Causes @a to be set to the following array of 3 strings:



    ( "Hel" ,
      "lo, " ,
      "world!\n" )



See IO::Scalar and compare with this class.

PUBLIC INTERFACE

    Construction

new [ARGS...] Class method. Return a new, unattached array handle. If any arguments are given, they’re sent to open().
open [ARRAYREF] Instance method. Open the array handle on a new array, pointed to by ARRAYREF. If no ARRAYREF is given, a private array is created to hold the file data.

Returns the self object on success, undefined on error.

opened Instance method. Is the array handle opened on something?
close Instance method. Disassociate the array handle from its underlying array. Done automatically on destroy.

    Input and output

flush Instance method. No-op, provided for OO compatibility.
fileno Instance method. No-op, returns undef
getc Instance method. Return the next character, or undef if none remain. This does a read(1), which is somewhat costly.
getline Instance method. Return the next line, or undef on end of data. Can safely be called in an array context. Currently, lines are delimited by \n.
getlines Instance method. Get all remaining lines. It will croak() if accidentally called in a scalar context.
print ARGS... Instance method. Print ARGS to the underlying array.

Currently, this always causes a seek to the end of the array and generates a new array entry. This may change in the future.

read BUF, NBYTES, [OFFSET]; Instance method. Read some bytes from the array. Returns the number of bytes actually read, 0 on end-of-file, undef on error.
write BUF, NBYTES, [OFFSET]; Instance method. Write some bytes into the array.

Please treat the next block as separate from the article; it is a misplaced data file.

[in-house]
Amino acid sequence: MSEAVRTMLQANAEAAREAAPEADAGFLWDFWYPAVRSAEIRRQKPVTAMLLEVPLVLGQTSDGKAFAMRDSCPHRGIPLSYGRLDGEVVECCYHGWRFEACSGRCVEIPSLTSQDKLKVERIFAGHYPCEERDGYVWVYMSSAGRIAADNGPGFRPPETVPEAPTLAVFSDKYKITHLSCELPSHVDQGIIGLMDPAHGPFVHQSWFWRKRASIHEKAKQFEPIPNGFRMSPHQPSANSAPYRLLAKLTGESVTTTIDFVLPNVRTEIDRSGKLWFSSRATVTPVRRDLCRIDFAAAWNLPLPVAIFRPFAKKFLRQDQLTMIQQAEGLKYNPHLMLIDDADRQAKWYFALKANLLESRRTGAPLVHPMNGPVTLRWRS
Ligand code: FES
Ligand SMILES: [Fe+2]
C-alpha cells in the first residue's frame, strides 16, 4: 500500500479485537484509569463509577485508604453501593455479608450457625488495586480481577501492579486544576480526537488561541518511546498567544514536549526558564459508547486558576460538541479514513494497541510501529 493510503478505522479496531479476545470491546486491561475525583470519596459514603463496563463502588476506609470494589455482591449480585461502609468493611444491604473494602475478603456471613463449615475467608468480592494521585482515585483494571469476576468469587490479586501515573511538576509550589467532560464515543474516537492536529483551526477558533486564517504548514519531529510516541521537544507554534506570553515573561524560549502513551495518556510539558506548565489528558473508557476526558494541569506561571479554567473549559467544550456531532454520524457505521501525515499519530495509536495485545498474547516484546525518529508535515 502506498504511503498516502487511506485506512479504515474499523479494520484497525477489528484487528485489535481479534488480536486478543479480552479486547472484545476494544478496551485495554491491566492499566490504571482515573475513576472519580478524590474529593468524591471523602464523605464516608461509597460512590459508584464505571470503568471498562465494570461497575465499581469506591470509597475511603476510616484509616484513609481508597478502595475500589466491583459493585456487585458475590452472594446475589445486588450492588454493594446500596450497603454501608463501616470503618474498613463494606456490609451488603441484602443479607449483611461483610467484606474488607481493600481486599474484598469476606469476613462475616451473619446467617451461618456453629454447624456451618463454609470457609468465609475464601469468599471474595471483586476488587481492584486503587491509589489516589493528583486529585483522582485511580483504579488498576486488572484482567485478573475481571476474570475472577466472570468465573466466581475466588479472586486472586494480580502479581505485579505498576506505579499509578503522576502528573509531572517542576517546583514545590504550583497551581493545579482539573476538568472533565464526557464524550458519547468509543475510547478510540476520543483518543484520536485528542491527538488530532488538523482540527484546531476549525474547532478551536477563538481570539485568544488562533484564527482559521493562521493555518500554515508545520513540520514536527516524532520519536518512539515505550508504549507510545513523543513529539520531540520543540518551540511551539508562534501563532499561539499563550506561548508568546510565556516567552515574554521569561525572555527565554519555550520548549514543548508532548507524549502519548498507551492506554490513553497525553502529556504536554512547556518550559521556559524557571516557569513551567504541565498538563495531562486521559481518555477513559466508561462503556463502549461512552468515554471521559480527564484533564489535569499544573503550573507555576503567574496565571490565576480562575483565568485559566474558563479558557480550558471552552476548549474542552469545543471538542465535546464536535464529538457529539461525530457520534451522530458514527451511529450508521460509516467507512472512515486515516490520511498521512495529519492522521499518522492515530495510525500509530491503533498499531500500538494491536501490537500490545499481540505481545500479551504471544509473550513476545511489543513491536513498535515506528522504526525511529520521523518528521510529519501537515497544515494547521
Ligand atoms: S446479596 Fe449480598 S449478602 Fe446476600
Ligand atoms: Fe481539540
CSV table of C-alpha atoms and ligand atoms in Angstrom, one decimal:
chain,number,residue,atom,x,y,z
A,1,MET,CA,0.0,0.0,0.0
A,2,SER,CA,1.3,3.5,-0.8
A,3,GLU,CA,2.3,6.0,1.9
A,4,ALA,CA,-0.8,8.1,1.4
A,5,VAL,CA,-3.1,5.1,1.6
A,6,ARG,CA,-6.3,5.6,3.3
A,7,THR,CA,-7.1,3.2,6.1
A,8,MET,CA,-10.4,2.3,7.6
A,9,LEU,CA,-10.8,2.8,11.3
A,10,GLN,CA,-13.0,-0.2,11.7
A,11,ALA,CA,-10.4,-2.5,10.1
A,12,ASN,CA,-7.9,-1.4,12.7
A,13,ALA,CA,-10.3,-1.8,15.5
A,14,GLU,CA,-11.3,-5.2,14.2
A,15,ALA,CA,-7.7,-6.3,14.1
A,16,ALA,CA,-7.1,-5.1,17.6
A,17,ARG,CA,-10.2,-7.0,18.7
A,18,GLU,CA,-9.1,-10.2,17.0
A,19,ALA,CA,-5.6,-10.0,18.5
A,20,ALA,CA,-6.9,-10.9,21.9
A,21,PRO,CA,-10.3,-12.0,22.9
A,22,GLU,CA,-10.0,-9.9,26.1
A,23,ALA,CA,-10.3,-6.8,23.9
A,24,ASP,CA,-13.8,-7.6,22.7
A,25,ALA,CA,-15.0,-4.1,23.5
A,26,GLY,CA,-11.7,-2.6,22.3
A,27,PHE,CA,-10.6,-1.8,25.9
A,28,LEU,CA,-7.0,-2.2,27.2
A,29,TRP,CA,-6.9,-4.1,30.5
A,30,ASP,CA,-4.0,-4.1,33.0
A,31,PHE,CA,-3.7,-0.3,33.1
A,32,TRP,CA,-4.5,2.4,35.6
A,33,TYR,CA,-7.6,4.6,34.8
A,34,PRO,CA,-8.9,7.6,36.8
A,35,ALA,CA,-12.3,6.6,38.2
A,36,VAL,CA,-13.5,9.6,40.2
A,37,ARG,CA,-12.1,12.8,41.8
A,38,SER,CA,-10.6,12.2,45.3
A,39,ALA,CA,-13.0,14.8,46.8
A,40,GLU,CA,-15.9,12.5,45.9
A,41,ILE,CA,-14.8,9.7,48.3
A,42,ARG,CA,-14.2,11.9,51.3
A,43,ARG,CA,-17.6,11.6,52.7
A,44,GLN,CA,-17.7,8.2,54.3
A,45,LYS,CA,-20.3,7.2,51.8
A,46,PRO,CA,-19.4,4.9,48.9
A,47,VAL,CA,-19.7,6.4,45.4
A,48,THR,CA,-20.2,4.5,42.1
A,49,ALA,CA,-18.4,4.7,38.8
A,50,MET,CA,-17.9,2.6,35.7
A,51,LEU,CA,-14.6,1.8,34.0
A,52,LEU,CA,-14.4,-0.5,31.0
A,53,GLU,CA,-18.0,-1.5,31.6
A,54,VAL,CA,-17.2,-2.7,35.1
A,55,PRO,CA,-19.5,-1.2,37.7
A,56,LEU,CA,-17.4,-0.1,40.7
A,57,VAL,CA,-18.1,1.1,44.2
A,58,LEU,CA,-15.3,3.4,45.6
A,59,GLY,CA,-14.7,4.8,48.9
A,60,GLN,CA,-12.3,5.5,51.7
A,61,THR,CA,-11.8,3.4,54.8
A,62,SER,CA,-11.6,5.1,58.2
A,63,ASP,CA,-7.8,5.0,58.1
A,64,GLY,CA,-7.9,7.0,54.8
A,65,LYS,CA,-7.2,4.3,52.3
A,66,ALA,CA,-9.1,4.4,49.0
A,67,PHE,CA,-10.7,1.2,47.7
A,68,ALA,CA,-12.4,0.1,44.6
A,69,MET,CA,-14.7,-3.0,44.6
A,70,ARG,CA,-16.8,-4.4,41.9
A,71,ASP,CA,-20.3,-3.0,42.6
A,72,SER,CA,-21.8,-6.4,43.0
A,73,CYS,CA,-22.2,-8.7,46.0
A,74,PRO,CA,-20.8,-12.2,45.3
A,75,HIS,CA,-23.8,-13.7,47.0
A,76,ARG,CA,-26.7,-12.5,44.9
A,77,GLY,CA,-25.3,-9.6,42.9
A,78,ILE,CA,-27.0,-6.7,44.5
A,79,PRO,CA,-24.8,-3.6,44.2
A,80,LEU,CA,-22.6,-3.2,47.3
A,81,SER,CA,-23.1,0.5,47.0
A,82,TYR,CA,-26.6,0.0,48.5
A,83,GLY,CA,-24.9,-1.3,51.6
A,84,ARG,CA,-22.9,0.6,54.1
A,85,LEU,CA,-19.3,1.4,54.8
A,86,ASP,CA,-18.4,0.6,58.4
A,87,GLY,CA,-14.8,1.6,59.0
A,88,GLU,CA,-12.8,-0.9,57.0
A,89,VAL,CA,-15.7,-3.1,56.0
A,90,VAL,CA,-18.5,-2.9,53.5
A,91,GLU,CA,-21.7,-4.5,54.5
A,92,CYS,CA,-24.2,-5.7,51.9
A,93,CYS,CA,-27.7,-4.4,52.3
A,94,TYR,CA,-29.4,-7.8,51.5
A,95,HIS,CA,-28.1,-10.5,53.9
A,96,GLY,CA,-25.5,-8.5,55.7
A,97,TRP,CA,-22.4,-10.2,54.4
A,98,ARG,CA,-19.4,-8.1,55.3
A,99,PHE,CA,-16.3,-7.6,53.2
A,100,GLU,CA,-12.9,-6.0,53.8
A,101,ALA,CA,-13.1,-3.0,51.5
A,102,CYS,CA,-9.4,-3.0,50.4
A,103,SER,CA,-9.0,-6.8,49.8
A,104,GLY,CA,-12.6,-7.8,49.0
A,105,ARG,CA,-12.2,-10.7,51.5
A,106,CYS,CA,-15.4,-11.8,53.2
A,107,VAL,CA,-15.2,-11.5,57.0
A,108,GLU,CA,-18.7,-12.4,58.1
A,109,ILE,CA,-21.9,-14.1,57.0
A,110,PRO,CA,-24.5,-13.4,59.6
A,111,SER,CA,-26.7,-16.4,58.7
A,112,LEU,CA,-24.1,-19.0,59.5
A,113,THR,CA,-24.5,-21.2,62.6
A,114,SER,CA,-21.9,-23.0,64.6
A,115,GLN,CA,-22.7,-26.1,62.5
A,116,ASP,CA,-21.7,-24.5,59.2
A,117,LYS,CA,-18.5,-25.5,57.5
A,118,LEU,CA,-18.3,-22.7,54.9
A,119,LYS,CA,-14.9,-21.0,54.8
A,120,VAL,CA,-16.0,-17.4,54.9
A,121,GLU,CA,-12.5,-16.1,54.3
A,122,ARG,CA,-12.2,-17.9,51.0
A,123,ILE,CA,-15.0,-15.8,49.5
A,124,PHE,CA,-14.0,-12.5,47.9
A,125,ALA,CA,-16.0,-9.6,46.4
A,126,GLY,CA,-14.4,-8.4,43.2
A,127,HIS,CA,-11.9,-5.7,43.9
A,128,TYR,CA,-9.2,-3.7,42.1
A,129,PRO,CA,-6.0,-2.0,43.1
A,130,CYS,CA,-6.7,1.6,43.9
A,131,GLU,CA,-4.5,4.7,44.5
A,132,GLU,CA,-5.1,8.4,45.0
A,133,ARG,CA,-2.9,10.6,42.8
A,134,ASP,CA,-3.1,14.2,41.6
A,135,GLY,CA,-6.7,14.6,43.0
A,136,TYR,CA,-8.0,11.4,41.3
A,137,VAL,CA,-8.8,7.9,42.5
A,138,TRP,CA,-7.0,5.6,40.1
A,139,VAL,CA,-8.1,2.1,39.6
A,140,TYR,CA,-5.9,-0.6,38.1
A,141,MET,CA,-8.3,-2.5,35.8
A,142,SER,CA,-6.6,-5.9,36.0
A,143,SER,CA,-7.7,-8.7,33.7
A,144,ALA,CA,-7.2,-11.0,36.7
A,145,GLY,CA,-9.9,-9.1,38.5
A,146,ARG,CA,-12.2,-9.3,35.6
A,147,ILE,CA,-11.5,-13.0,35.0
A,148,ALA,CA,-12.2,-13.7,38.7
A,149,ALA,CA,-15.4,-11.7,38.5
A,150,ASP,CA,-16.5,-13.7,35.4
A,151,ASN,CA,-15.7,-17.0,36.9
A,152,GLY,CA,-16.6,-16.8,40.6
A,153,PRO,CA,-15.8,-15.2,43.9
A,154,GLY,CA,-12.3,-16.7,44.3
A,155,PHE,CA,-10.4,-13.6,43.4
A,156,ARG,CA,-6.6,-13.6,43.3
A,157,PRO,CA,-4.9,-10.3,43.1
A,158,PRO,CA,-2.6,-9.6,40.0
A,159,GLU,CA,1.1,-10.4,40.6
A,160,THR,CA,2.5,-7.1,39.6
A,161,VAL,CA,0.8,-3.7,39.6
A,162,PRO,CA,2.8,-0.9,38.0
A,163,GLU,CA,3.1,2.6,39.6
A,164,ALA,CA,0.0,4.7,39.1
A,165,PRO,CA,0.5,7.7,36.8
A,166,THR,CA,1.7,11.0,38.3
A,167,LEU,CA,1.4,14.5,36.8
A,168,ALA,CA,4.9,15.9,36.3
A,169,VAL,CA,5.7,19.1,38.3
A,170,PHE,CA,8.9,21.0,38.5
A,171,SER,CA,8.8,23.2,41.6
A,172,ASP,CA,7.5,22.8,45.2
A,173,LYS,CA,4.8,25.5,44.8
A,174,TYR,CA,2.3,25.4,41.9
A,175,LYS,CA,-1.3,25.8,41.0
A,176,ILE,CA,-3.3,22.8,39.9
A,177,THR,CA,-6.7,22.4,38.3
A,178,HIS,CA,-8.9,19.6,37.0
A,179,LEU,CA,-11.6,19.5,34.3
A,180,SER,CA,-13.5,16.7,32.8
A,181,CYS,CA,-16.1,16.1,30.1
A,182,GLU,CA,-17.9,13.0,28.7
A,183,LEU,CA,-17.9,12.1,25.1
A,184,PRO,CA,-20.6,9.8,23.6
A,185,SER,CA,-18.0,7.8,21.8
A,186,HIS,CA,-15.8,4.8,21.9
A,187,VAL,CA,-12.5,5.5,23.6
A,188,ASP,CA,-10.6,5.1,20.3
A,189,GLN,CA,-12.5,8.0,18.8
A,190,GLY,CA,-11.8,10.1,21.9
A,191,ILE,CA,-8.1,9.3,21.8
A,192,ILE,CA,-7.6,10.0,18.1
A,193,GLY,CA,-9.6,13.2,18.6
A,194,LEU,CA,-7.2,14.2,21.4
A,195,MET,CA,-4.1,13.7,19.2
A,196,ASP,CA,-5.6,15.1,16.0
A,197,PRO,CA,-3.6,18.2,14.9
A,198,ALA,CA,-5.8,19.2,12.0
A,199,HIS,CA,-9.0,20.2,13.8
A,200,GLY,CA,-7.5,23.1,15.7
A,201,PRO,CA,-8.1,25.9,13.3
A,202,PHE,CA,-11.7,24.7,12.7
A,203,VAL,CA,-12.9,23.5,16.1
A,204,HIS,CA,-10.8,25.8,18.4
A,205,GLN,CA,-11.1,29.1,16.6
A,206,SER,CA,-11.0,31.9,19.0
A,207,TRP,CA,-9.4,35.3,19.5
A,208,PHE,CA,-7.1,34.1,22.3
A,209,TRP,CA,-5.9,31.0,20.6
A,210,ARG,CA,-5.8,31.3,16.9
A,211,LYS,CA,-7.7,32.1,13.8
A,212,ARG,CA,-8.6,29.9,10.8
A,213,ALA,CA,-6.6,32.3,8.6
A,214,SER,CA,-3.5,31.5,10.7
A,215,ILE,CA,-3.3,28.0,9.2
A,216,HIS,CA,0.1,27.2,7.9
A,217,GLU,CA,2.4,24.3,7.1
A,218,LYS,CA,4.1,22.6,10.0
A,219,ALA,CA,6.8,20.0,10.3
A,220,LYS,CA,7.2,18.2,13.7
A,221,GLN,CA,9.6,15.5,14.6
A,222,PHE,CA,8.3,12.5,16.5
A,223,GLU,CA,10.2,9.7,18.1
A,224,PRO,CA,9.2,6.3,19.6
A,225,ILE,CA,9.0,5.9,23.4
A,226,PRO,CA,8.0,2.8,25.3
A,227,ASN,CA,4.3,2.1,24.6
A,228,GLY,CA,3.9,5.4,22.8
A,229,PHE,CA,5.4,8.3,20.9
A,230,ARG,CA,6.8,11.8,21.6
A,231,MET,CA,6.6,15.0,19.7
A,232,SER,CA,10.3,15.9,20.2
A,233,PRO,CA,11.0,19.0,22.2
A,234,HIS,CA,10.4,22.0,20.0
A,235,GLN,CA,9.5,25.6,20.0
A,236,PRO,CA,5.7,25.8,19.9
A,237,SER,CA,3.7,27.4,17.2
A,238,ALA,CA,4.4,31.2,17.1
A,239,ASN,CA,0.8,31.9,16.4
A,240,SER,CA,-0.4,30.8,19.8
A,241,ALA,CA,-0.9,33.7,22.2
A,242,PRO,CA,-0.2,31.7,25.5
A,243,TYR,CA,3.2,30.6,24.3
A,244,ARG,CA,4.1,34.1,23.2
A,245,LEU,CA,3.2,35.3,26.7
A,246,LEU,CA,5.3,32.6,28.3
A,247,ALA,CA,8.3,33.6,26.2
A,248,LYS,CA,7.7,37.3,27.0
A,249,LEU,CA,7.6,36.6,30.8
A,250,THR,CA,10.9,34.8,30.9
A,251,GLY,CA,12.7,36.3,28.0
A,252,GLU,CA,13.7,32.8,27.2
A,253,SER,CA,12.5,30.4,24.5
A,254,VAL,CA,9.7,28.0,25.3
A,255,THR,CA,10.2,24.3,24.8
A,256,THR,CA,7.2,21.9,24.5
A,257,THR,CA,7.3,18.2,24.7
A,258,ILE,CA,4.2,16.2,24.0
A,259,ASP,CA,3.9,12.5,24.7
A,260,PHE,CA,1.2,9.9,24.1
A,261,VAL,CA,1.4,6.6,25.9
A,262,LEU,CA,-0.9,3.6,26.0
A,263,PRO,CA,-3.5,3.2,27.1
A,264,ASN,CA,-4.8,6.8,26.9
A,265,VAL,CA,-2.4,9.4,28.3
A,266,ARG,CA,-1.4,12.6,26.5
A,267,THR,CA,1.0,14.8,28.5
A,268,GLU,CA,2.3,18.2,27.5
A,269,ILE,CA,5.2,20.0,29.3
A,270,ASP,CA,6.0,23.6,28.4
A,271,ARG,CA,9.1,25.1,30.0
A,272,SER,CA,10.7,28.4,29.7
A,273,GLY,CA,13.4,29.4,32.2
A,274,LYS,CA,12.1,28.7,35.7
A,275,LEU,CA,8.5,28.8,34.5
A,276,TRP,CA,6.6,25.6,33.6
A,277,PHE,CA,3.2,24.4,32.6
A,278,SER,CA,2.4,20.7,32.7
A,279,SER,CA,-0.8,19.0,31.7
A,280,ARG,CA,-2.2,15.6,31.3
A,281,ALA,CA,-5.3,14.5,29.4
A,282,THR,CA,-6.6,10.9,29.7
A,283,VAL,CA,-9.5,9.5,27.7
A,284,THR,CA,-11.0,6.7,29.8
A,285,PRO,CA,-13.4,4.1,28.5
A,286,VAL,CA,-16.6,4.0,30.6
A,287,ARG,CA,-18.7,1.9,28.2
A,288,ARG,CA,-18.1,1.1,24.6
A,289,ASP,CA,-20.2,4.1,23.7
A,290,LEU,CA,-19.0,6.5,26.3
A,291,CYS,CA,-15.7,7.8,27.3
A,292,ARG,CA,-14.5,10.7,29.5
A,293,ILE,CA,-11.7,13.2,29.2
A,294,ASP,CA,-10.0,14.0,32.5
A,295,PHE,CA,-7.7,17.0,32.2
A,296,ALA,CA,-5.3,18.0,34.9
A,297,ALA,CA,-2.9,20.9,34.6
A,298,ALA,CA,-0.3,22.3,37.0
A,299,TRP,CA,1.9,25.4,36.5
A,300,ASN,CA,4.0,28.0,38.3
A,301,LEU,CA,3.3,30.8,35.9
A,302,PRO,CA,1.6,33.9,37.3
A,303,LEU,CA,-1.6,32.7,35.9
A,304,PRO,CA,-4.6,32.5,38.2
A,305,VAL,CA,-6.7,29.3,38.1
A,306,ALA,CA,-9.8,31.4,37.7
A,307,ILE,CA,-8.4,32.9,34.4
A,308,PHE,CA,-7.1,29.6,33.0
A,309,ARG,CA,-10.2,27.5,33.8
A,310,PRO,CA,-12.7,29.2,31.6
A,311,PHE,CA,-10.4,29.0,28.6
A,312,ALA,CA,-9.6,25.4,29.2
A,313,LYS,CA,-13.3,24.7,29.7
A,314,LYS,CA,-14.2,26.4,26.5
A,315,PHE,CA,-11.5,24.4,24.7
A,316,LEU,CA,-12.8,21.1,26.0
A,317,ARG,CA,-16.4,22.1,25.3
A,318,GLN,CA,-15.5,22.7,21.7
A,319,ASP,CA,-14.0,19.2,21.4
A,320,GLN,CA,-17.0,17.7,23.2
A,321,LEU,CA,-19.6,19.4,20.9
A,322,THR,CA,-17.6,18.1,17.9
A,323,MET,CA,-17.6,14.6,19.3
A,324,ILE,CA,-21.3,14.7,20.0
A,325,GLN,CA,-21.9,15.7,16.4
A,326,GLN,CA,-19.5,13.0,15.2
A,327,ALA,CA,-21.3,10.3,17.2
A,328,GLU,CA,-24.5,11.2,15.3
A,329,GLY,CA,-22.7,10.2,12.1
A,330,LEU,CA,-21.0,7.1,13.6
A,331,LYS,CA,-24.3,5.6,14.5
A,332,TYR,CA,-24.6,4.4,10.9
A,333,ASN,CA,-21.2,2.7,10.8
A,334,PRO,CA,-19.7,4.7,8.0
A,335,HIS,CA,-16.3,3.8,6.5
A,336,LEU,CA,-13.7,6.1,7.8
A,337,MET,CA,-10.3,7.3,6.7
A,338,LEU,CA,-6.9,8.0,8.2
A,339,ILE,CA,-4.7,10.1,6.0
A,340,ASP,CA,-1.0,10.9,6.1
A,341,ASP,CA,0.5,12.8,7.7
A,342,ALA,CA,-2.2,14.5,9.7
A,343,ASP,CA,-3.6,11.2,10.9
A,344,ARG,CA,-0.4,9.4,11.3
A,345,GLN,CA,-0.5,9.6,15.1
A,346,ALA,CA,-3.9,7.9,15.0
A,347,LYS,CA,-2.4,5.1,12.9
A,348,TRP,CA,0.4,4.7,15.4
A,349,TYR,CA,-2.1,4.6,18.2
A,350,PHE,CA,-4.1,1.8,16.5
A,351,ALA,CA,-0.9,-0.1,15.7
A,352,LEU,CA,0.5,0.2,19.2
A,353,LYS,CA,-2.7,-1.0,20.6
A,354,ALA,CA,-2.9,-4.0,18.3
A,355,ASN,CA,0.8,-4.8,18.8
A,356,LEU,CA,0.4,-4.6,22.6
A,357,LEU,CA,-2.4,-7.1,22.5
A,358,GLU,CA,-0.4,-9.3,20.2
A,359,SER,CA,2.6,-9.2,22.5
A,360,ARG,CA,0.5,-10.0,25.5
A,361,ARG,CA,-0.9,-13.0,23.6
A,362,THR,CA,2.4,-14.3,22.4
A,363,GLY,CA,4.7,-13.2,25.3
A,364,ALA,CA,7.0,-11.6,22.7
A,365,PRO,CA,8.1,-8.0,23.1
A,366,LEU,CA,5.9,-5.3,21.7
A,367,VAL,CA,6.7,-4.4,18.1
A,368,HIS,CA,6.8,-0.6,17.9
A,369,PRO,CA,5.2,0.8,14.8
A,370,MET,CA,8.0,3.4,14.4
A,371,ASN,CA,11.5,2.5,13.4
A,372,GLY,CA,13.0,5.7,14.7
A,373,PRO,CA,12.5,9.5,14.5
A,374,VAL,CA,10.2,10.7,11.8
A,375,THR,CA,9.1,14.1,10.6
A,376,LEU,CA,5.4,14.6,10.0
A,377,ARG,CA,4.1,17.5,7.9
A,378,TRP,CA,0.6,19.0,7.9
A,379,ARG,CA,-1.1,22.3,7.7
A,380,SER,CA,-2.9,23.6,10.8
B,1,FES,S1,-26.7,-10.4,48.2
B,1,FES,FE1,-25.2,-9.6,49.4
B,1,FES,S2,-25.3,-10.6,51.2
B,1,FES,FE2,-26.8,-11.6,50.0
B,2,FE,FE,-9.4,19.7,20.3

Seeking/telling and other attributes

autoflush Instance method. No-op, provided for OO compatibility.
binmode Instance method. No-op, provided for OO compatibility.
clearerr Instance method. Clear the error and EOF flags. A no-op.
eof Instance method. Are we at end of file?
seek POS,WHENCE Instance method. Seek to a given position in the stream. Only a WHENCE of 0 (SEEK_SET) is supported.
tell Instance method. Return the current position in the stream, as a numeric offset.
setpos POS Instance method. Seek to a given position in the array, using the opaque getpos() value. Don’t expect this to be a number.
getpos Instance method. Return the current position in the array, as an opaque value. Don’t expect this to be a number.
aref Instance method. Return a reference to the underlying array.

WARNINGS

Perl’s TIEHANDLE spec was incomplete prior to 5.005_57; it was missing support for seek(), tell(), and eof(). Attempting to use these functions with an IO::ScalarArray will not work prior to 5.005_57. IO::ScalarArray will not have the relevant methods invoked; and even worse, this kind of bug can lie dormant for a while. If you turn warnings on (via $^W or perl -w), and you see something like this...



    attempt to seek on unopened filehandle



...then you are probably trying to use one of these functions on an IO::ScalarArray with an old Perl. The remedy is to simply use the OO version; e.g.:



    $AH->seek(0,0);    ### GOOD: will work on any 5.005
    seek($AH,0,0);     ### WARNING: will only work on 5.005_57 and beyond



VERSION

$Id: ScalarArray.pm,v 1.7 2005/02/10 21:21:53 dfs Exp $

AUTHOR

    Primary Maintainer

Dianne Skoll (dfs@roaringpenguin.com).

    Principal author

Eryq (eryq@zeegee.com). President, ZeeGee Software Inc (http://www.zeegee.com).

    Other contributors

Thanks to the following individuals for their invaluable contributions (if I’ve forgotten or misspelled your name, please email me!):

Andy Glew, for suggesting getc().

Brandon Browning, for suggesting opened().

Eric L. Brine, for his offset-using read() and write() implementations.

Doug Wilson, for the IO::Handle inheritance and automatic tie-ing.

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perl v5.20.3 IO::SCALARARRAY (3) 2015-04-22